Cytokine Change in Bronchoalveolar Lavage Fluid After Early Budesonide-Surfactant Treatment in Premature Infants
Pulmonary inflammation plays an important role in the development of chronic lung disease (CLD) in preterm infants. This inflammation occurs very early in postnatal life. Any therapy that could be beneficial in preventing CLD should be started very early. The investigators' previous double-blind study has shown that early (< 12 hours) postnatal use of intravenous dexamethasone for 4 weeks significantly suppressed pulmonary inflammation and significantly reduced the incidence of CLD. However, the use of dexamethasone was associated with increased incidence of infection and sepsis. Their follow-up study also suggested an increase in the incidence of psychomotor anomalies. As compared to intravenous administration, endotracheal instillation will provide more local anti-inflammatory effects and less systemic side effects. Infants will be eligible for the study if their birth weight (BW) is < 1500 gm and if they had severe respiratory distress syndrome (RDS) requiring mechanical ventilation shortly after birth. After informed consent is obtained, the infant will be randomly assigned depending on the condition of the infant. The primary outcome is the change in cytokines (interleukin-6, 8, 10 and TNF-α) levels in BAL fluid. Chronic lung disease (CLD) was judged at 36 postmenstrual weeks. Infants in the study group (S/B group) received surfactant (Survanta®, Abbott Laboratories, North Chicago, IL; 100 mg or 4 mL/kg/dose) and Budesonide (Pulmicort®, AstraZeneca Pty Ltd., Australia; 0.5 mg or 1mL/kg/dose), while those in the control group (S group) received surfactant (Survanta® Abbott, 100 mg/kg/dose) and saline (1mL/kg).
Respiratory Distress Syndrome
Chronic Lung Disease
Bronchoalveolar Lavage Fluid
|Study Design:||Allocation: Randomized
Endpoint Classification: Safety/Efficacy Study
Intervention Model: Parallel Assignment
Primary Purpose: Prevention
- The primary outcome variables are the levels of proinflammatory cytokines IL-6, IL-8 and TNF-α and anti-inflammatory cytokine IL-10.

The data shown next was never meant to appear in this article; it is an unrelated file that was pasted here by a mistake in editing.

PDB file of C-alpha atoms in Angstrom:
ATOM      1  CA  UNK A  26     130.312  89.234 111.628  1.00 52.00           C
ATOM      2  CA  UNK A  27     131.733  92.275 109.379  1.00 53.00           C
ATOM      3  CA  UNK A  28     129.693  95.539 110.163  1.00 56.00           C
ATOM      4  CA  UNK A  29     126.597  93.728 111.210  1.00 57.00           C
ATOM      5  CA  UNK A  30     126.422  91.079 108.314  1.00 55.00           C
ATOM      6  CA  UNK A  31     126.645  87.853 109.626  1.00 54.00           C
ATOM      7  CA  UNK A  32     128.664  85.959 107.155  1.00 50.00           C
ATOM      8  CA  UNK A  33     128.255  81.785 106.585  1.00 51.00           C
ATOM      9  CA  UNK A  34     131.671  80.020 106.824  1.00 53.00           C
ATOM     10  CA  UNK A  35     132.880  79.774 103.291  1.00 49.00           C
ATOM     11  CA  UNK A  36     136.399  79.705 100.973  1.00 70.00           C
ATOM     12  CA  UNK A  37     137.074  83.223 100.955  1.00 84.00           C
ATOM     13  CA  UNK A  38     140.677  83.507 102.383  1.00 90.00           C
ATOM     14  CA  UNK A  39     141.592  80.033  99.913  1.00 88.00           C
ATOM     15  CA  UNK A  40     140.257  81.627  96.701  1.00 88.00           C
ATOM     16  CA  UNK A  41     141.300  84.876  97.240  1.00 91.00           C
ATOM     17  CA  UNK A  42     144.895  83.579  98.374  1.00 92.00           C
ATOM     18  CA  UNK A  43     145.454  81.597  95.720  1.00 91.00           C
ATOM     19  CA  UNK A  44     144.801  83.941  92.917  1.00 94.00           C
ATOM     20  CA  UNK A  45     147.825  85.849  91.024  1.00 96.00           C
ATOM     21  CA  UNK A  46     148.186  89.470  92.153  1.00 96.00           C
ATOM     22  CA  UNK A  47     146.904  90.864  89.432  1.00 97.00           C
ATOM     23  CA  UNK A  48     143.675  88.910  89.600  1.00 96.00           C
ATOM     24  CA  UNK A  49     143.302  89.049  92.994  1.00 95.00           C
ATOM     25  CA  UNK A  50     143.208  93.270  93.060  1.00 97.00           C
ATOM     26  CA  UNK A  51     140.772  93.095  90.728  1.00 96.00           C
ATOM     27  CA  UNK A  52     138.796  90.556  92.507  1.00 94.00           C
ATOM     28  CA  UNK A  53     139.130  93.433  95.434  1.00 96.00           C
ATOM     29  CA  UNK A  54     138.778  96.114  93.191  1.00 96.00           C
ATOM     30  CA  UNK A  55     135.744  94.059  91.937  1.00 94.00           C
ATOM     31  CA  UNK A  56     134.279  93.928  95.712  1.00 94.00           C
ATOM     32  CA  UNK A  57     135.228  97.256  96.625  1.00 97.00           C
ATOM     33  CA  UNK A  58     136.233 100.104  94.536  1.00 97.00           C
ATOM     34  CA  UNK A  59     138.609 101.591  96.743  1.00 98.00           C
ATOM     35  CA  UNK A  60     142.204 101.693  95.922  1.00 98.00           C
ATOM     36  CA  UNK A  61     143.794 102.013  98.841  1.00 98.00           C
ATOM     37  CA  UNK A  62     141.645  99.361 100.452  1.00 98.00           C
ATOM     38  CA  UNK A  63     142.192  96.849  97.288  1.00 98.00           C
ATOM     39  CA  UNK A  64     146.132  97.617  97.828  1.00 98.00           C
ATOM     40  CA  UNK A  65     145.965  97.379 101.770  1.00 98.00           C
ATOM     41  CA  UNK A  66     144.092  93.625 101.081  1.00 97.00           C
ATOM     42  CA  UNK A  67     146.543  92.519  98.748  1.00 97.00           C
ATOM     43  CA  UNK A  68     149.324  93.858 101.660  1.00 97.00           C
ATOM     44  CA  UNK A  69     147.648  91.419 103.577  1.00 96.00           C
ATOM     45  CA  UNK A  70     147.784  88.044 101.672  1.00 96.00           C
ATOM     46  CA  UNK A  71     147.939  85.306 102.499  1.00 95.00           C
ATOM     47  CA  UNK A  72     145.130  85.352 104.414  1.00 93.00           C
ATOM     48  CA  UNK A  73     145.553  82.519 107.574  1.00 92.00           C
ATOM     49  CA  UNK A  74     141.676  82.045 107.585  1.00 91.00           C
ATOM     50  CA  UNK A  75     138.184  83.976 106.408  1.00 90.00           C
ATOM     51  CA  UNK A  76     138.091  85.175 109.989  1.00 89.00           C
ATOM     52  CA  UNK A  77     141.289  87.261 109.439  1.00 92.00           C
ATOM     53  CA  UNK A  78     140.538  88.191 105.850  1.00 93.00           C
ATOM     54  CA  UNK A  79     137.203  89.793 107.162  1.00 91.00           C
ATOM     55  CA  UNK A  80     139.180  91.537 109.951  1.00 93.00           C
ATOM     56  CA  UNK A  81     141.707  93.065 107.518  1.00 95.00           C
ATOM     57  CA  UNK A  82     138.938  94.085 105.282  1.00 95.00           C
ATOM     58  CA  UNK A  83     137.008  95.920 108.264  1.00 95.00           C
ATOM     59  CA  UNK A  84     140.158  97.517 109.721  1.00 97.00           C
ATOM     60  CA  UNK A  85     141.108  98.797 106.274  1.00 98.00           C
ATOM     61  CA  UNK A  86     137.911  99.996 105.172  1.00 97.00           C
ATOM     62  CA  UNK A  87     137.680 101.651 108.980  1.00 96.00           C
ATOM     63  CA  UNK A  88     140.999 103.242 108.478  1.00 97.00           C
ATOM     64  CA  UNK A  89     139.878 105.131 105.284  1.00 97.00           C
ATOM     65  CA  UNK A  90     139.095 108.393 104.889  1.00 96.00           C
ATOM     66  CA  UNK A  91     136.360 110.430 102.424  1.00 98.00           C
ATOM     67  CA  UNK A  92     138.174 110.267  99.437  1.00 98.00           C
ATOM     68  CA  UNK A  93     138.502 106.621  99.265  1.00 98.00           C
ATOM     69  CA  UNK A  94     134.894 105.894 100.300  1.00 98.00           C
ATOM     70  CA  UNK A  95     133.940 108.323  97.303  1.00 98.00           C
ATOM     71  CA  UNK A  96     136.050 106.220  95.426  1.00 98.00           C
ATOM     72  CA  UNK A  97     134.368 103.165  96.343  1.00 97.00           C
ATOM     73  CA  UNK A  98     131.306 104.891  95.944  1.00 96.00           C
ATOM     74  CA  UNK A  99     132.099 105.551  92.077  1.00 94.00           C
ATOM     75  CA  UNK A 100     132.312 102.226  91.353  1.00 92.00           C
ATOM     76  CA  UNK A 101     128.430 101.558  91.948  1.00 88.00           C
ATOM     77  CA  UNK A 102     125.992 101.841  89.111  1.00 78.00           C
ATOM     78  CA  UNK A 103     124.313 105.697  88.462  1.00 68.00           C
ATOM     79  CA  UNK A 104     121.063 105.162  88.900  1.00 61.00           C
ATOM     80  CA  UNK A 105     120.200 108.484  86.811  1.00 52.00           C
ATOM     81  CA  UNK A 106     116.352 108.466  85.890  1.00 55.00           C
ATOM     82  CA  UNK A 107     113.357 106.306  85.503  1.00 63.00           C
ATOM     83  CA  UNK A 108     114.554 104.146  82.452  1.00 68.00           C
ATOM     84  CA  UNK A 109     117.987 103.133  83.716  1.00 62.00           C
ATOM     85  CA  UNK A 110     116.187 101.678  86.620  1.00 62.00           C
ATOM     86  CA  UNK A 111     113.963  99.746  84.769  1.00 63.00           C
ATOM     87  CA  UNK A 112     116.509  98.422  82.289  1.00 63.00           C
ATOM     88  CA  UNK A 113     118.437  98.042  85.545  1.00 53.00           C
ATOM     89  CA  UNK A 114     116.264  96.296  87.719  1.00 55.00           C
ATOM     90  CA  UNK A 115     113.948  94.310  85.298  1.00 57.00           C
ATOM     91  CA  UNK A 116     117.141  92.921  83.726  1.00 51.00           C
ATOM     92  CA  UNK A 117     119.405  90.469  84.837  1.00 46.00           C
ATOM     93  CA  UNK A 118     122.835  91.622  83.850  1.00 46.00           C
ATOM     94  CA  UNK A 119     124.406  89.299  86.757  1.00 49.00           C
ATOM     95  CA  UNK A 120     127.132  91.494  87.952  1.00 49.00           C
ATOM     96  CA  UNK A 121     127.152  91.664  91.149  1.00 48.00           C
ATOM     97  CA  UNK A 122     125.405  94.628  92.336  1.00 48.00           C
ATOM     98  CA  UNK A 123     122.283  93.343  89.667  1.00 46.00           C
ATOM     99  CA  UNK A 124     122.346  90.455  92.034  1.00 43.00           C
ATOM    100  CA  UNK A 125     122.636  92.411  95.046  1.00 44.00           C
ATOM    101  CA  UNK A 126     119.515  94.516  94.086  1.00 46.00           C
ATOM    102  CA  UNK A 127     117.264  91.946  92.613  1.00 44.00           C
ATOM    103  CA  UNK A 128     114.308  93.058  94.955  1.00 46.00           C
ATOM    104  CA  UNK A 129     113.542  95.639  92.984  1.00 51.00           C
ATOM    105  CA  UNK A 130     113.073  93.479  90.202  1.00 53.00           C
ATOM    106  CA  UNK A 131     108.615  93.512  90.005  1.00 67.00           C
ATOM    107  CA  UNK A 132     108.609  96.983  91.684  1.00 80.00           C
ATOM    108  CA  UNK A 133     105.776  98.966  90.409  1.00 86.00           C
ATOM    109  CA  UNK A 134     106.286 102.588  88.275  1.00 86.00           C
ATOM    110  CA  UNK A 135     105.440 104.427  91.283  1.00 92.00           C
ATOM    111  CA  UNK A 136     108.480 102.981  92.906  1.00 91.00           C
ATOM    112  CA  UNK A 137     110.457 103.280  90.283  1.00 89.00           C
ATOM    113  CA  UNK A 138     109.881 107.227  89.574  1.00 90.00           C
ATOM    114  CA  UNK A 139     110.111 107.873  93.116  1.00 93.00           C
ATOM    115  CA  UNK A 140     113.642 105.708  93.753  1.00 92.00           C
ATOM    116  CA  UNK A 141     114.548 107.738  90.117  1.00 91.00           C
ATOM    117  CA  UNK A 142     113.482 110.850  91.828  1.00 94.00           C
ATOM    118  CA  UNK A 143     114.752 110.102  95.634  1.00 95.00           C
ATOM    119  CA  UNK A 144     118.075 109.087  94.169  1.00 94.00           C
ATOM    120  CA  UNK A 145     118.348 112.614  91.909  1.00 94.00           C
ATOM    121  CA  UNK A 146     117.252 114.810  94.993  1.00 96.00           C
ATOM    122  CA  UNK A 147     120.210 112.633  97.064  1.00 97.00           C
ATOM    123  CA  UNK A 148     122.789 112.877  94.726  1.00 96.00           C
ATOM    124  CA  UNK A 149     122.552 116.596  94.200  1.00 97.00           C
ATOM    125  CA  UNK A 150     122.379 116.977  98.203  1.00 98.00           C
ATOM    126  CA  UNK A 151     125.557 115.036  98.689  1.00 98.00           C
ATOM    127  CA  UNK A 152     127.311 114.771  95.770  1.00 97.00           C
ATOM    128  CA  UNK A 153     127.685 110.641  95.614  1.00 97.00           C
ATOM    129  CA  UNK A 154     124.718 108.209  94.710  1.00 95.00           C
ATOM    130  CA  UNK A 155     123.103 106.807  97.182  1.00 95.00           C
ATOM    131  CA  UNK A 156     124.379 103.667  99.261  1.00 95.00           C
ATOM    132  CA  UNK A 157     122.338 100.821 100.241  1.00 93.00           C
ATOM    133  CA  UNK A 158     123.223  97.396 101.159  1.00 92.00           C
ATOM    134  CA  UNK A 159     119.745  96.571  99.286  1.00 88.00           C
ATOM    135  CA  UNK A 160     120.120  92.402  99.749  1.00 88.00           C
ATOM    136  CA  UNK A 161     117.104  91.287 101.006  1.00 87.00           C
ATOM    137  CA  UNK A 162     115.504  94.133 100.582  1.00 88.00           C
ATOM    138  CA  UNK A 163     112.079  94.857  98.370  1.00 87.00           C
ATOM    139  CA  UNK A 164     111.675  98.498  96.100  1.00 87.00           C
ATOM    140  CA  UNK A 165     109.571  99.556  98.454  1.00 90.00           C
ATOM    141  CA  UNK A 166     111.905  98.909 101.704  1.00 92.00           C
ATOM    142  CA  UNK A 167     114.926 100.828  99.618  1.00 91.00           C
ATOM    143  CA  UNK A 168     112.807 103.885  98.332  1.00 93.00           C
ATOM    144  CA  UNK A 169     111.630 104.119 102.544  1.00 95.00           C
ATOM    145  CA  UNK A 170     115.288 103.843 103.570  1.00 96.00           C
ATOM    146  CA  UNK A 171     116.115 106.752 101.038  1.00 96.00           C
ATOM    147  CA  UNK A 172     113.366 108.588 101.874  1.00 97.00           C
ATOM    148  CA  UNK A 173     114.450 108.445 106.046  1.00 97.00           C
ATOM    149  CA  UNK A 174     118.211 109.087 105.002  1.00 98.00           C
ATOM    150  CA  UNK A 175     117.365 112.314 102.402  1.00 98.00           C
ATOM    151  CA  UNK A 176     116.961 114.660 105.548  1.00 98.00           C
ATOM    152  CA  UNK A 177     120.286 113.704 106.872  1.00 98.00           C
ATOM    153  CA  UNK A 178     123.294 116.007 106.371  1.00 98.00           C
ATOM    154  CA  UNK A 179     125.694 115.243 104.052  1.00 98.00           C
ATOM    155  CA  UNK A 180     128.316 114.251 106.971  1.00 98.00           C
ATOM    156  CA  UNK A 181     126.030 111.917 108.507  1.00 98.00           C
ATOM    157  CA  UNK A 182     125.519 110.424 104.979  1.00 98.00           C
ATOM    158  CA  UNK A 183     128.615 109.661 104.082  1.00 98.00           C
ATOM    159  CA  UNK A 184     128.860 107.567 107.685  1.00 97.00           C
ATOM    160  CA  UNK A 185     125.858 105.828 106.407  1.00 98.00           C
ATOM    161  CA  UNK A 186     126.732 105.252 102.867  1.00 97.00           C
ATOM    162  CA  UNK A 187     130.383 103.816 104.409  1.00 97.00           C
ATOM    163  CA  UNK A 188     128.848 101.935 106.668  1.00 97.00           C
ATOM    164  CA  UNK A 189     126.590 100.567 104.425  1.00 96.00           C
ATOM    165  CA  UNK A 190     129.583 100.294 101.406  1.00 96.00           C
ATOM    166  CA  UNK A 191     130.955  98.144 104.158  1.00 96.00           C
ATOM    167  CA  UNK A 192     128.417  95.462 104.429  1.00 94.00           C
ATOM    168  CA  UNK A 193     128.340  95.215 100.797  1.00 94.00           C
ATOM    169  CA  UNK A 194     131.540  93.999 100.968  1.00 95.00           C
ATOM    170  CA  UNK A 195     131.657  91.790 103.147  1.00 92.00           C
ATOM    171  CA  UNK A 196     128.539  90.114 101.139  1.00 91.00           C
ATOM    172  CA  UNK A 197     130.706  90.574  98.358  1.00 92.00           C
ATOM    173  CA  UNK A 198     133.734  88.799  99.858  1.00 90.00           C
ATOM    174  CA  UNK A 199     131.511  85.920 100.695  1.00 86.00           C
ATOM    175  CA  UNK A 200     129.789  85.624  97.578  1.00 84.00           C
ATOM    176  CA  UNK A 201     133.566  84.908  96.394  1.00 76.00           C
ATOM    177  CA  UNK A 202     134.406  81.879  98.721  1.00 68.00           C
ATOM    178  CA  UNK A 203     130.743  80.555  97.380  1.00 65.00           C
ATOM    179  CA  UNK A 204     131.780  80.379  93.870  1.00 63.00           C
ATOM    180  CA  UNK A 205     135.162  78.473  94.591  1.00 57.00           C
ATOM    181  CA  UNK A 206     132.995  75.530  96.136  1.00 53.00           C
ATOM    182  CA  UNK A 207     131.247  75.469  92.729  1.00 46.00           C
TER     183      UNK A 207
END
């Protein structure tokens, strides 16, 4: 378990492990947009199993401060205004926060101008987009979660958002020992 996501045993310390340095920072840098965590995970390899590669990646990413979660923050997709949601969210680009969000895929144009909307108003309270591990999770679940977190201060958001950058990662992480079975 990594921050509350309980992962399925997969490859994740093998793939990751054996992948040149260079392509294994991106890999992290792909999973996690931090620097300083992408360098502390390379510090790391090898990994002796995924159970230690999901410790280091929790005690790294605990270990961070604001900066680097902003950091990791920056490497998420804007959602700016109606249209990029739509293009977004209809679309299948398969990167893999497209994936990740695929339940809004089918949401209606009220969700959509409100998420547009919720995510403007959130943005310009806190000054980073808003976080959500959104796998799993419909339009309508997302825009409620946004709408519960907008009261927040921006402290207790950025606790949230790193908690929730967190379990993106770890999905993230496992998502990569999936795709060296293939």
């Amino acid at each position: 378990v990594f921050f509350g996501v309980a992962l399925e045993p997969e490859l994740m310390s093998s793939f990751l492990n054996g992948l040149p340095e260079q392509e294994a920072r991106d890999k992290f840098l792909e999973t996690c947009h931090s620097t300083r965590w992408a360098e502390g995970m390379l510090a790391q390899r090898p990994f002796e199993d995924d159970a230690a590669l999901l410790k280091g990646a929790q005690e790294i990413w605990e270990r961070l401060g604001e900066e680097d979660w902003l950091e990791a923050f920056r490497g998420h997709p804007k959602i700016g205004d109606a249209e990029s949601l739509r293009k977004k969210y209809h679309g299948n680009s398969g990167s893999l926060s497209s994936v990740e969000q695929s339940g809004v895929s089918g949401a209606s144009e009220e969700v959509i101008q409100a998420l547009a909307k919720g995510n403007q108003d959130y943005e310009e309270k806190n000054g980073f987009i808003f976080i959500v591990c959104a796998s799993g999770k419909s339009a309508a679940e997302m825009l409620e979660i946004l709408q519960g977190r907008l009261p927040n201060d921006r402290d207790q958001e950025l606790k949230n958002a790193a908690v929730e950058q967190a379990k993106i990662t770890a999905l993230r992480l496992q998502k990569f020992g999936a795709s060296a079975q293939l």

- The secondary outcome is the clinical endpoint of survival free of oxygen dependence at 36 wks postmenstrual age.
|Study Start Date:||August 2004|
Growing evidence suggests that early, postnatal pulmonary inflammation may play an important role in the development of chronic lung disease (CLD) in preterm infants on mechanical ventilation.The investigator's previous study demonstrated that interleukin-8 (IL-8), a marker of inflammation, in bronchoalveolar lavage (BAL) fluid increased by as early as 2 days of age in infants who subsequently developed CLD compared with infants who did not develop the disease. Thus for any therapy to be beneficial in preventing CLD, it should be started very early. Early postnatal use of intravenous dexamethasone therapy for 4 weeks significantly suppressed pulmonary inflammation and significantly reduced the incidence of CLD. However, the use of dexamethasone was associated with increased incidence of infection and sepsis which affected the immediate outcome and contributed significantly to mortality. It was shown that school age children who had received early postnatal dexamethasone therapy for the prevention of CLD showed a significant increase in incidence of neuromotor and cognitive delay. Based on the results of these studies, early systemic dexamethasone therapy should not be recommended. Budesonide has high local anti-inflammatory activity and is one of the most extensively used inhaled glucocorticoids. Budesonide decreases airway hyperresponsiveness and reduces the number of inflammatory cells and mediators present in the airways of patients with asthma. A previous study indicated that the addition of Budesonide to Survanta did not affect the surface tension. We proposed a randomized controlled trial to study whether early endotracheal instillation of Surfactant-Budesonide (S/B) mixture would reduce lung inflammation and improve pulmonary outcome. We will measure the cytokines levels in BAL fluid to evaluate the local anti-inflammatory effect of S/B treatment.
Please refer to this study by its ClinicalTrials.gov identifier: NCT00146497
|China Medical University Hospital|
|Principal Investigator:||Tsu-Fuh Yeh, MD||China Medical University Hospital|